“The president is in a really tough position,” said Erik Gordon, a professor at the University of Michigan’s Ross School of Business. “What he needs to be the most pro-labor president ever and the greenest president ever is a magic wand.”
Brittany Eason, who has worked for 11 years at the Ford Assembly Plant in Wayne, Mich., said workers are worried that they’ll “be pushed out by computers and electric vehicles.”
“How do you expect people to work with ease if they’re in fear of losing their jobs?” said Eason, who planned to walk the picket line this weekend. Electric vehicles may be inevitable, she said, but changes need to be made “so everybody can feel secure about their jobs, their homes and everything else.”
Biden on Friday acknowledged the tension in remarks from the White House, saying the transition to clean energy “should be fair and a win-win for autoworkers and auto companies.”
As part of its demands, the UAW wants to represent employees at battery plants, which would send ripple effects through an industry that has seen supply chains upended by technological changes.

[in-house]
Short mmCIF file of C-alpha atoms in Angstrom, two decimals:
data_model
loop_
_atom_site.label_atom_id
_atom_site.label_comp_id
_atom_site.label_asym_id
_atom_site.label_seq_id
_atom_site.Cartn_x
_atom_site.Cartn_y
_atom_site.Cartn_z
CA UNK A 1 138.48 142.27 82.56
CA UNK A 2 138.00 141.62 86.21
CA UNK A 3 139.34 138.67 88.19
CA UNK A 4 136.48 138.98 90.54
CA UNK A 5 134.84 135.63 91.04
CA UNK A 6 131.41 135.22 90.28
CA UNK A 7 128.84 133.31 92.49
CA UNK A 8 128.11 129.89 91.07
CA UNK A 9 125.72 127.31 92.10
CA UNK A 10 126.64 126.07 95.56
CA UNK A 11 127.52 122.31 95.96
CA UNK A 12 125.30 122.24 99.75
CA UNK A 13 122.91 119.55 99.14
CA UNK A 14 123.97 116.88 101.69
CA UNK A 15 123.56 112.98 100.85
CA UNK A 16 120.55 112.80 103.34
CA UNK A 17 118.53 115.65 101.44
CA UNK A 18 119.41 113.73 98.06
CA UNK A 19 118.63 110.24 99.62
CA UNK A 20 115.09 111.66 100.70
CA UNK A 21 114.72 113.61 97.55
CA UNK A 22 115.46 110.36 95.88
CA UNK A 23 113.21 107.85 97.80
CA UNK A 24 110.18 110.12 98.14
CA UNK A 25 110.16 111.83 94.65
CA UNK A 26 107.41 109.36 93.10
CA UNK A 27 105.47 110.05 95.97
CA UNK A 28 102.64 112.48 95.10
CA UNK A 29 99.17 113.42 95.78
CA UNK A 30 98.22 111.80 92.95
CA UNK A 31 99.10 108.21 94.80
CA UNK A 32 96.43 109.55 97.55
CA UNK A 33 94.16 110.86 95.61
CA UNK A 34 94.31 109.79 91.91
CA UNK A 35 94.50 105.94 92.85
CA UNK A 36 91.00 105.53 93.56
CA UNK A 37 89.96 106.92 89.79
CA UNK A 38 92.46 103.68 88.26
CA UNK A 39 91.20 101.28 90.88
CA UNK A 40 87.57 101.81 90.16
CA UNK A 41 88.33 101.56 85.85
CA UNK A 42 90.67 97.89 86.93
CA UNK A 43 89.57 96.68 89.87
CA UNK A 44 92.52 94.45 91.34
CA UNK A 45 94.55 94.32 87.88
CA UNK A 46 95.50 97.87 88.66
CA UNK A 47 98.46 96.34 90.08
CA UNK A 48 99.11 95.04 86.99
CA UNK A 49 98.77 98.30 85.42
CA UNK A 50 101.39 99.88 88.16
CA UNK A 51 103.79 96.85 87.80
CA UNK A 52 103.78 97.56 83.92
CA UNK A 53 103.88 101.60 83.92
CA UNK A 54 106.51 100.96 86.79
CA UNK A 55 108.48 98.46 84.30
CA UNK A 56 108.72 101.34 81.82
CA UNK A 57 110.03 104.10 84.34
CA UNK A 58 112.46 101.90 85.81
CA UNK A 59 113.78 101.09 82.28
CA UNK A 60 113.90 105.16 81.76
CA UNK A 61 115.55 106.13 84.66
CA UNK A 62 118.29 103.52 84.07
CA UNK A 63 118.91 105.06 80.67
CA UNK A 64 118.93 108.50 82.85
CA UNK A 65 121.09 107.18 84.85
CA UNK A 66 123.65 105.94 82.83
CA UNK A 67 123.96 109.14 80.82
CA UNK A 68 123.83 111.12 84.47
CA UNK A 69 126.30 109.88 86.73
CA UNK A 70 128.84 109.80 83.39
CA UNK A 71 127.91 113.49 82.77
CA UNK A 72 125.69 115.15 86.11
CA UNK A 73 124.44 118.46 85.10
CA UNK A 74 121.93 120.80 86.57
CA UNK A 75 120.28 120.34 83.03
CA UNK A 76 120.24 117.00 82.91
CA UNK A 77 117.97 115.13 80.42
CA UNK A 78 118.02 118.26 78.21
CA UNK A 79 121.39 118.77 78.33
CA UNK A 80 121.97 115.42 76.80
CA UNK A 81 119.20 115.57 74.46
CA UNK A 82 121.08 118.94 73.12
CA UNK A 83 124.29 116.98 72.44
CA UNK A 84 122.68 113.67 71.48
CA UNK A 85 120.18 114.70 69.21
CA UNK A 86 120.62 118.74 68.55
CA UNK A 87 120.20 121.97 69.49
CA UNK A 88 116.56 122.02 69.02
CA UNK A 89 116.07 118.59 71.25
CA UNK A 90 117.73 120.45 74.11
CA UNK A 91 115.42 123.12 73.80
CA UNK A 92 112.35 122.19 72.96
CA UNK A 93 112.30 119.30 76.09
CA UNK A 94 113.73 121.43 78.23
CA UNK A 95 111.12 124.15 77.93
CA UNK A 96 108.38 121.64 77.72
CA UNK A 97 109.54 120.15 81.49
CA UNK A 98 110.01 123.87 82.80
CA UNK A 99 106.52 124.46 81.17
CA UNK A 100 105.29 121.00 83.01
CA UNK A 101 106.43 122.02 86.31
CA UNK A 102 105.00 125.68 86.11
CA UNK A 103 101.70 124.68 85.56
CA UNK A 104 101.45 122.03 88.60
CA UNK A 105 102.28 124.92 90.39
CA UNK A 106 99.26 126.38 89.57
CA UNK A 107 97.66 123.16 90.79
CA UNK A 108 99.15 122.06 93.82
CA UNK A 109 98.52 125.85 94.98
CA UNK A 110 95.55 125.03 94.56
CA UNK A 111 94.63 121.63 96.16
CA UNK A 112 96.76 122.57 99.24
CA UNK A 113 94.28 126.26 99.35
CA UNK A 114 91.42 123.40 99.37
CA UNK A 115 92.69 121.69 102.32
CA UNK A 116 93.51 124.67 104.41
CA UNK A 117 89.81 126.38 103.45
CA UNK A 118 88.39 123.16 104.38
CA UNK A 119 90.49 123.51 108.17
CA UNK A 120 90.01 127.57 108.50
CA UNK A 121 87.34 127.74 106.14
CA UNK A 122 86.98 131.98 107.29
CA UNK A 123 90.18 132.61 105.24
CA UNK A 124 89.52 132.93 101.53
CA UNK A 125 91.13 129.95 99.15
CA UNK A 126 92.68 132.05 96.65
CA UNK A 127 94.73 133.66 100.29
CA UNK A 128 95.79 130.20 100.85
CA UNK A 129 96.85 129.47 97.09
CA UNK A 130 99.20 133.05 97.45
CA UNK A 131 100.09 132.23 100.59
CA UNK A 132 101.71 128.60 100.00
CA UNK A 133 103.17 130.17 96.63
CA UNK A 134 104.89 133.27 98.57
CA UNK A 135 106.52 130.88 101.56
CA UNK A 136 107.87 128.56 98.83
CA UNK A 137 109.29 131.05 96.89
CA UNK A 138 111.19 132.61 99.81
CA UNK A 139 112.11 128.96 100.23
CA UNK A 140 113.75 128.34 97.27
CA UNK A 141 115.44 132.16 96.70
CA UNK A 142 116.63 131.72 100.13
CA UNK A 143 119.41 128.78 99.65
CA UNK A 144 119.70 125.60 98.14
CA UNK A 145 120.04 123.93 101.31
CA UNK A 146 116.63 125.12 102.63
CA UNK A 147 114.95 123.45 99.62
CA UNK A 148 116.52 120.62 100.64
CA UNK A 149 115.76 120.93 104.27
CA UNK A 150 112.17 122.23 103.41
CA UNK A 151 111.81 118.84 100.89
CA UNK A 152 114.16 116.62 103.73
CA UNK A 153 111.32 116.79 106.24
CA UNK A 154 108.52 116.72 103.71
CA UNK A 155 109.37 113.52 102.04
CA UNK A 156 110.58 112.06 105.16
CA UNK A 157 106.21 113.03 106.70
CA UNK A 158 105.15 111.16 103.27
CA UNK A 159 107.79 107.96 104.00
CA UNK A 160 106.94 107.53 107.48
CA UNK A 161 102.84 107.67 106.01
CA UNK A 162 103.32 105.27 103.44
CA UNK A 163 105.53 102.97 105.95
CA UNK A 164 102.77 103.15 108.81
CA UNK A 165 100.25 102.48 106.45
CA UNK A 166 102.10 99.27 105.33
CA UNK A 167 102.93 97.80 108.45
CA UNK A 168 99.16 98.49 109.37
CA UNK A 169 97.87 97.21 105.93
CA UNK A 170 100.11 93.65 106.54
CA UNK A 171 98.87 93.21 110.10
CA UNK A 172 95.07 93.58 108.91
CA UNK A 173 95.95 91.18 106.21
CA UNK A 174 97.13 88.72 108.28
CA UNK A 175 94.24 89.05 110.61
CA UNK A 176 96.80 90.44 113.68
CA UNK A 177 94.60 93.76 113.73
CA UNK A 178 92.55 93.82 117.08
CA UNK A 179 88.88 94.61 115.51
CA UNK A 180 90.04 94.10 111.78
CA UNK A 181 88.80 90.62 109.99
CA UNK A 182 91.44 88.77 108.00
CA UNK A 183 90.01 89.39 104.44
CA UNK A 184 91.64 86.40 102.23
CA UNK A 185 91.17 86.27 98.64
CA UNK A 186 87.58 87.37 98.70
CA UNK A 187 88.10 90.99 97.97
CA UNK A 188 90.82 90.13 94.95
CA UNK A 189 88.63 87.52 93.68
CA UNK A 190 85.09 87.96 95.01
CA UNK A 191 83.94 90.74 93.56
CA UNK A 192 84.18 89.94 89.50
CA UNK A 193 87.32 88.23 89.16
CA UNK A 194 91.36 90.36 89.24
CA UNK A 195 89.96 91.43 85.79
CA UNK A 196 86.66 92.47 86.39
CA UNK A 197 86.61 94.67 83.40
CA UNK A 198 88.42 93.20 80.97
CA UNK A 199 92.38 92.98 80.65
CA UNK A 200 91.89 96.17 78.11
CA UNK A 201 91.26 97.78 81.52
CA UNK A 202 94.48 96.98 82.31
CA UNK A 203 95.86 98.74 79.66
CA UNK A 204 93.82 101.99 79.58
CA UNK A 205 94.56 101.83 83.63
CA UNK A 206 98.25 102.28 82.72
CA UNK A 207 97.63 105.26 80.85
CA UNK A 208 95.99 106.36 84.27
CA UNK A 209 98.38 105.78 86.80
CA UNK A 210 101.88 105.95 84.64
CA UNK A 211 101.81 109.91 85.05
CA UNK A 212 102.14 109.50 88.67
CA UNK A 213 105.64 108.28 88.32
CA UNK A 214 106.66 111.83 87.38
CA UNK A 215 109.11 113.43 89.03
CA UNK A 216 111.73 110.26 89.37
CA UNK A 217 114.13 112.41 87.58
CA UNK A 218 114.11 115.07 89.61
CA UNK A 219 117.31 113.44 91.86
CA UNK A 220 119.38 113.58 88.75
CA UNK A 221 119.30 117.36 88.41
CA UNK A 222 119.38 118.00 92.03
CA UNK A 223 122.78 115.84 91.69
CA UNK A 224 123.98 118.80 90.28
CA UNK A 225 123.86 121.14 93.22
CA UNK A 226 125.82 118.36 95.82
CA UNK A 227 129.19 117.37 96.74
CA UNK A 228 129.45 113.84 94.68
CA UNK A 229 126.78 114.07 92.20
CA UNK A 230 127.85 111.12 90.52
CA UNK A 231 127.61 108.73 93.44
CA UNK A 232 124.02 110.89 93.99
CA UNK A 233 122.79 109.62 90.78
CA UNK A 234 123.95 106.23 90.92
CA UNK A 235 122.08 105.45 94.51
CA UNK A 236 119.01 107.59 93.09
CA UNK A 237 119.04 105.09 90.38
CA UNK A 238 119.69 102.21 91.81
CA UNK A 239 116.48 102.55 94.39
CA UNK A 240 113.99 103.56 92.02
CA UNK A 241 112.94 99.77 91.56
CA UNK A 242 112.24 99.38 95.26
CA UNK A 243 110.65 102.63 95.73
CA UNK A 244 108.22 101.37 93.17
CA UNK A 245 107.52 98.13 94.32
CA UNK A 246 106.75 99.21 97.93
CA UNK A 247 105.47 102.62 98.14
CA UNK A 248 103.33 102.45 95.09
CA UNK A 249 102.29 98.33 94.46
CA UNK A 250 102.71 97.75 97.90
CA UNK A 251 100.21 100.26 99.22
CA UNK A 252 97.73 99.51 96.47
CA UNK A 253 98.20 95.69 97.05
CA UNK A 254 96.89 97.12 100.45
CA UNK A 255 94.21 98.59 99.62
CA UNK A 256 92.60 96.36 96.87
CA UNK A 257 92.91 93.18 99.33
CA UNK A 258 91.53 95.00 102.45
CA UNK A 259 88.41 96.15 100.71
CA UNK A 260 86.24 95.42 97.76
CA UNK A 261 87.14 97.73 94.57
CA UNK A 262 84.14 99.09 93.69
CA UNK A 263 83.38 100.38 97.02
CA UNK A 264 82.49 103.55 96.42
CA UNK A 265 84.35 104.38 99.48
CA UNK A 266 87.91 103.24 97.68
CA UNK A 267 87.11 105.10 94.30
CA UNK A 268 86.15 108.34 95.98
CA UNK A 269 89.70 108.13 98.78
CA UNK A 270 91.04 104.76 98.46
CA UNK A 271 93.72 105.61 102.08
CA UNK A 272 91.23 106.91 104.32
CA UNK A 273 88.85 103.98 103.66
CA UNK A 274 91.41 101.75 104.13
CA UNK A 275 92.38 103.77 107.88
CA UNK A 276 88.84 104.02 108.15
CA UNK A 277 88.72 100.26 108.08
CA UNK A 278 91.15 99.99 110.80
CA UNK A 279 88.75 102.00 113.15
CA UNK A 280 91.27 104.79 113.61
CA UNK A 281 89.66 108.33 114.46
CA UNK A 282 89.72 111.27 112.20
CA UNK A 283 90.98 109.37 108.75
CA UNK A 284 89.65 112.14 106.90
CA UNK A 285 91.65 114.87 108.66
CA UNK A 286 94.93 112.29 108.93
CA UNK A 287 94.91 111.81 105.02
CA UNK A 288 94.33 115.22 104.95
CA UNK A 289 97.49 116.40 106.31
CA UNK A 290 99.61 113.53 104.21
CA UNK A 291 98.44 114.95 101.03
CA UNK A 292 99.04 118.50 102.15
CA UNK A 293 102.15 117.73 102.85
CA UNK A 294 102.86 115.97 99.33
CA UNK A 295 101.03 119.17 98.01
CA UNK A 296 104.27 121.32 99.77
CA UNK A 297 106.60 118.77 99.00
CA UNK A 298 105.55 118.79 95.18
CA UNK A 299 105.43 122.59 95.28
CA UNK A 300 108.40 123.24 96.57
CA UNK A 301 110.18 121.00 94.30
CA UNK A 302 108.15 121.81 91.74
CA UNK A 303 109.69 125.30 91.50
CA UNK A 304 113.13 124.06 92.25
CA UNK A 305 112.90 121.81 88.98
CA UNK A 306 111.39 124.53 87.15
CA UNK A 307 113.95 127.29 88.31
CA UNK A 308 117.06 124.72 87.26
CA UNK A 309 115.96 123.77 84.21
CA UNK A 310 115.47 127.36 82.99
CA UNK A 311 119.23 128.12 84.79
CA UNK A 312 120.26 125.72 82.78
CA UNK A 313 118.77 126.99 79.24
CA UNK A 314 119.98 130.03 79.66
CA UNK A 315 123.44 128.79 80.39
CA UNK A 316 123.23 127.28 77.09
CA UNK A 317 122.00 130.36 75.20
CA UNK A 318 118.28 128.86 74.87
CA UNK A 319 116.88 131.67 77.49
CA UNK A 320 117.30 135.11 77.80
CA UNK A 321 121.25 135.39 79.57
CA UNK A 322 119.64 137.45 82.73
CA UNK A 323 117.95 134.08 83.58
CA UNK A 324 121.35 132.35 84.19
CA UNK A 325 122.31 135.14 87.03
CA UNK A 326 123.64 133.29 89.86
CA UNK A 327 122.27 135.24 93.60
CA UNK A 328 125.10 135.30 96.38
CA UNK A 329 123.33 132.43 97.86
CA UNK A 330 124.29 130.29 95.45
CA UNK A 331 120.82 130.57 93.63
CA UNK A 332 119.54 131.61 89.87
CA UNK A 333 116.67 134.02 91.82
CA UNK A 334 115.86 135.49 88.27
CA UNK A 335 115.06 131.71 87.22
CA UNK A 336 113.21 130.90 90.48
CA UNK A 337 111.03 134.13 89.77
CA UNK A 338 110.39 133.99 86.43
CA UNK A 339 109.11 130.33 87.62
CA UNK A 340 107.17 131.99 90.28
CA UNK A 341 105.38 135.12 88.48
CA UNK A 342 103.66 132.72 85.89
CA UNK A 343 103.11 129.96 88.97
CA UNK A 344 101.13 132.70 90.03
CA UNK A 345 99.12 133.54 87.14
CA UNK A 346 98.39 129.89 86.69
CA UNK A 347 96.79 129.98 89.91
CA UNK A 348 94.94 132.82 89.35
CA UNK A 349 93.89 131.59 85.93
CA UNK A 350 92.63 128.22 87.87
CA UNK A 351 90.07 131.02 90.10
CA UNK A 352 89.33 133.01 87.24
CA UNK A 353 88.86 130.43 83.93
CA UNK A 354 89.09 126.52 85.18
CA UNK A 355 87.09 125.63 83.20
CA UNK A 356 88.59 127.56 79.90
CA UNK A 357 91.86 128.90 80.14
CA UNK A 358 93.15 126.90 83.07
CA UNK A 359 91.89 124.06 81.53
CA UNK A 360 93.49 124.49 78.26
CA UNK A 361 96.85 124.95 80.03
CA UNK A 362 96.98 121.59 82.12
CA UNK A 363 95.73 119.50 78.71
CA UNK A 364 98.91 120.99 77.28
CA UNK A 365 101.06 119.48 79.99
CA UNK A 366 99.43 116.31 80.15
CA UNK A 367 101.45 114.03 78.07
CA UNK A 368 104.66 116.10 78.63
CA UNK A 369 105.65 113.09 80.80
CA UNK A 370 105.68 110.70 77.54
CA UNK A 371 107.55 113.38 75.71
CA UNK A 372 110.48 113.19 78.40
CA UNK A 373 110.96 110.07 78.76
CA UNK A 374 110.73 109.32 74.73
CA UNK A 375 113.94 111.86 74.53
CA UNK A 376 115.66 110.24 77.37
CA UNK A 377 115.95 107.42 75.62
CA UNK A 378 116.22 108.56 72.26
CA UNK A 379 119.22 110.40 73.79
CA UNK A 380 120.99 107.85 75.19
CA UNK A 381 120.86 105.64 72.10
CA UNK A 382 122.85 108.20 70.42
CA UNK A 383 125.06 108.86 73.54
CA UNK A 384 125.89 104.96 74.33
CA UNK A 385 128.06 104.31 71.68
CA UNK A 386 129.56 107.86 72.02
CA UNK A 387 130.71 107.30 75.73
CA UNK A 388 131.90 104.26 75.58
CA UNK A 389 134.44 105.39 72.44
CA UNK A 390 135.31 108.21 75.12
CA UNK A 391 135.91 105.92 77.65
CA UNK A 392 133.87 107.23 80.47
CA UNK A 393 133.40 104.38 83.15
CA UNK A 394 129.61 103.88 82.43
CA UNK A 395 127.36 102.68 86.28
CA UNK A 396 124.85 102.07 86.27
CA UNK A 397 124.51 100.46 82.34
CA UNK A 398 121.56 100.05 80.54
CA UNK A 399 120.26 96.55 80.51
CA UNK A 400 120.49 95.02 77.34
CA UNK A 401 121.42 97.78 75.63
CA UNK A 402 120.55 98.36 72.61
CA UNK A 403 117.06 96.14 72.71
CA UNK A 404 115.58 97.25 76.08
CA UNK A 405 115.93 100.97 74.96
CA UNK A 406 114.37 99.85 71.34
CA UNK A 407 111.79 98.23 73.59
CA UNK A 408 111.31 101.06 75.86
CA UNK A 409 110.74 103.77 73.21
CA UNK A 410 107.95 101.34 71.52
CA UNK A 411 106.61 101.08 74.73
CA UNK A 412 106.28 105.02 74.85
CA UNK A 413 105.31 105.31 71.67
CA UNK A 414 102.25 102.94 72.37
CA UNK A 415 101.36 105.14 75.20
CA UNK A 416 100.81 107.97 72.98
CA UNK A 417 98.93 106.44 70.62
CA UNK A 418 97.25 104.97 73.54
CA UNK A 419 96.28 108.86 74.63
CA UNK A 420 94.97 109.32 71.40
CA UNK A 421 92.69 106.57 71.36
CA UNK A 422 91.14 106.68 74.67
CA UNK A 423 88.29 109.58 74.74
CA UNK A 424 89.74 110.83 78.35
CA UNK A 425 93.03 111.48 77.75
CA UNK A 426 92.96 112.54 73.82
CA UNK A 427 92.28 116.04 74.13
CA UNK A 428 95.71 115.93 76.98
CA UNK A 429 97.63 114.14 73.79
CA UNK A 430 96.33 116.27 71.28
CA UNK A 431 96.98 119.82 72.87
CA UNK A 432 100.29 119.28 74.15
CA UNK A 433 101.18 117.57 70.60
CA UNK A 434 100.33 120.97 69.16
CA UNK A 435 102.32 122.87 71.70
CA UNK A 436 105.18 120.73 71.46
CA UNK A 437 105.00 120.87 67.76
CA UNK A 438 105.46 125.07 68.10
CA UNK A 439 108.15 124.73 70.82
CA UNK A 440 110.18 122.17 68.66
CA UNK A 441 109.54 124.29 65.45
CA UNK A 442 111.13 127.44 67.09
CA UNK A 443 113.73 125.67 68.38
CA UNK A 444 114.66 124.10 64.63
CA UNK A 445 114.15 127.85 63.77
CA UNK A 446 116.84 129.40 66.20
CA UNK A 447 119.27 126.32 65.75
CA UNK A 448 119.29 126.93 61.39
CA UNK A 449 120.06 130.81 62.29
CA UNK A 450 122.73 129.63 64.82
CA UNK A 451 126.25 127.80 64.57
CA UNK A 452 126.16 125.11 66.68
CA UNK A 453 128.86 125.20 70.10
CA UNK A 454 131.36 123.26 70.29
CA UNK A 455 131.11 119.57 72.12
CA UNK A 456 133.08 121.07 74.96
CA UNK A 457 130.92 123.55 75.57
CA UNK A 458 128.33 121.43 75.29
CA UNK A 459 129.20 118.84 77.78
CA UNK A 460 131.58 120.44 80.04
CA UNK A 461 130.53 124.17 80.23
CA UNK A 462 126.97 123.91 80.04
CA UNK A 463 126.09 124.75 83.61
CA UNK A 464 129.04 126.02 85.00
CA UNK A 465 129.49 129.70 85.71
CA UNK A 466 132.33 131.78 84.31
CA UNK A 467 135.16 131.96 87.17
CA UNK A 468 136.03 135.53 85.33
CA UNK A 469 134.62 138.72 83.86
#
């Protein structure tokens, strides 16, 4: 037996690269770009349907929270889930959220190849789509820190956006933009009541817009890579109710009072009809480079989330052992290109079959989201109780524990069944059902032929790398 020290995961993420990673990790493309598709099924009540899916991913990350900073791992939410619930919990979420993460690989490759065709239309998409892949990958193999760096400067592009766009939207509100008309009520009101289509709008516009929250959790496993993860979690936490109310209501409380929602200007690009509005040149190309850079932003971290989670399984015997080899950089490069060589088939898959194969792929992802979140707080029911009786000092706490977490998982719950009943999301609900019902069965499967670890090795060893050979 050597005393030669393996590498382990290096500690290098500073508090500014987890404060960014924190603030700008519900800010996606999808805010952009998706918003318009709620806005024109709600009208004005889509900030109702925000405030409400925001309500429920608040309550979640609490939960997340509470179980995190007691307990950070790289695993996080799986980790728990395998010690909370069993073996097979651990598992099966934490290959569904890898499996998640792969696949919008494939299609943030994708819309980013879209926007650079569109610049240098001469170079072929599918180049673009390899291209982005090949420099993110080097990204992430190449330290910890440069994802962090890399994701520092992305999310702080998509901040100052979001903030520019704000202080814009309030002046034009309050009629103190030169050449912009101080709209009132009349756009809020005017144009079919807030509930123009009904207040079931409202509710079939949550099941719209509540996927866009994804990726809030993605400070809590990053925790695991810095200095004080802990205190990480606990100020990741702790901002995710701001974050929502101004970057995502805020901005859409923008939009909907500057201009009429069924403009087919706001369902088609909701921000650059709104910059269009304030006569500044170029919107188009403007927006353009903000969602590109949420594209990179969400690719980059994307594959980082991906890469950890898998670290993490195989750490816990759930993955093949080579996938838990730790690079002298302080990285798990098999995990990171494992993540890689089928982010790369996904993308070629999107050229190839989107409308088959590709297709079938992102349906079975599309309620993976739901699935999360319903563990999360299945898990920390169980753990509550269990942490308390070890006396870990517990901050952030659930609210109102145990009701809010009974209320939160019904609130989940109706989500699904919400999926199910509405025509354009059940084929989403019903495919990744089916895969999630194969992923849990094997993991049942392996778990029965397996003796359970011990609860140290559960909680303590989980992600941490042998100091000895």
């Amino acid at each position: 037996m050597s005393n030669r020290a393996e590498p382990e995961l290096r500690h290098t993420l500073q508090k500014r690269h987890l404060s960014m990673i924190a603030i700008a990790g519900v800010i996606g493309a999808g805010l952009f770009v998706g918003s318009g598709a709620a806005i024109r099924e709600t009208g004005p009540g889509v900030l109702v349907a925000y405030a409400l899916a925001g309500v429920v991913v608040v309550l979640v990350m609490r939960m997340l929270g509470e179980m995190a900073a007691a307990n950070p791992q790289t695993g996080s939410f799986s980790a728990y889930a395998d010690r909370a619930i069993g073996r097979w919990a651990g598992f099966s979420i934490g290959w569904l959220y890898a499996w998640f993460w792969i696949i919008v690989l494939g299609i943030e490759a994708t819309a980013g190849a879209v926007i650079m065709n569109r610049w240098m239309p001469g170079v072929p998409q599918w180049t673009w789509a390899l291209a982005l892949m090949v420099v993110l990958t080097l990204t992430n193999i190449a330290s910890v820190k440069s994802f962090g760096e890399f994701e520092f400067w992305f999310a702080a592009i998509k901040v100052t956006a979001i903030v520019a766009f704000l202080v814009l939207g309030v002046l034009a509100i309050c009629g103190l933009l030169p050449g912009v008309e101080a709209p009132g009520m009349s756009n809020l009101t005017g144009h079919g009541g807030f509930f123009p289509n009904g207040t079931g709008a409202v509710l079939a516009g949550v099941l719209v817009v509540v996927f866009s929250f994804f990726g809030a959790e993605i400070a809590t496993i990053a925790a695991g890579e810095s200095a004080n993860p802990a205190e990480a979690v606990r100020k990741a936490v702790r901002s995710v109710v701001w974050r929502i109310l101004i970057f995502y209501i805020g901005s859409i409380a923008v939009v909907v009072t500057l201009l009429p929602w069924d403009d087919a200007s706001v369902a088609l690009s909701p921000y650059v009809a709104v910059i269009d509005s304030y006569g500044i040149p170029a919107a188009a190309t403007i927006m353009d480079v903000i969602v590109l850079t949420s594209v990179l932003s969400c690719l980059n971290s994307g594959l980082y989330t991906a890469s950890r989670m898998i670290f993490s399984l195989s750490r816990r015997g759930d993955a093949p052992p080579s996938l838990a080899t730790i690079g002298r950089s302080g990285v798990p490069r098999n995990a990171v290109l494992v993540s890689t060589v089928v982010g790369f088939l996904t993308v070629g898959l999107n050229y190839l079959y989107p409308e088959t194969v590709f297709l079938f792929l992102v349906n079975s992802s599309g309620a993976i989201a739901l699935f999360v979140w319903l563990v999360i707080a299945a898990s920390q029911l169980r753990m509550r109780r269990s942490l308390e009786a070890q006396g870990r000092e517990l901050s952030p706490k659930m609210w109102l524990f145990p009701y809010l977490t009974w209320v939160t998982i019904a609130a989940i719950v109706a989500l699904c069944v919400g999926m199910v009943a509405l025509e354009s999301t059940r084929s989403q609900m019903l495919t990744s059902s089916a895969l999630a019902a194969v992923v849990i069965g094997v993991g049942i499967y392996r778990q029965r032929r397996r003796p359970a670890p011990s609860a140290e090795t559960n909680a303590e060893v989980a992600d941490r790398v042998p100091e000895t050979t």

“Batteries are the power trains of the future,” said Dave Green, a regional director for the union in Ohio and Indiana. “Our workers in engine and transmission areas need to be able to move into the new generation.”
Executives, however, are keen to keep a lid on labor costs as their companies prepare to compete in a global market. China is the dominant manufacturer of electric vehicles and batteries.
“The UAW strike and indeed the ‘summer of strikes’ is the natural result of the Biden administration’s ‘whole of government’ approach to promoting unionization at all costs,” said Suzanne Clark, CEO of the U.S. Chamber of Commerce.
Some environmental groups, aware of how labor remains crucial to securing support for climate programs, have expressed support for the strike.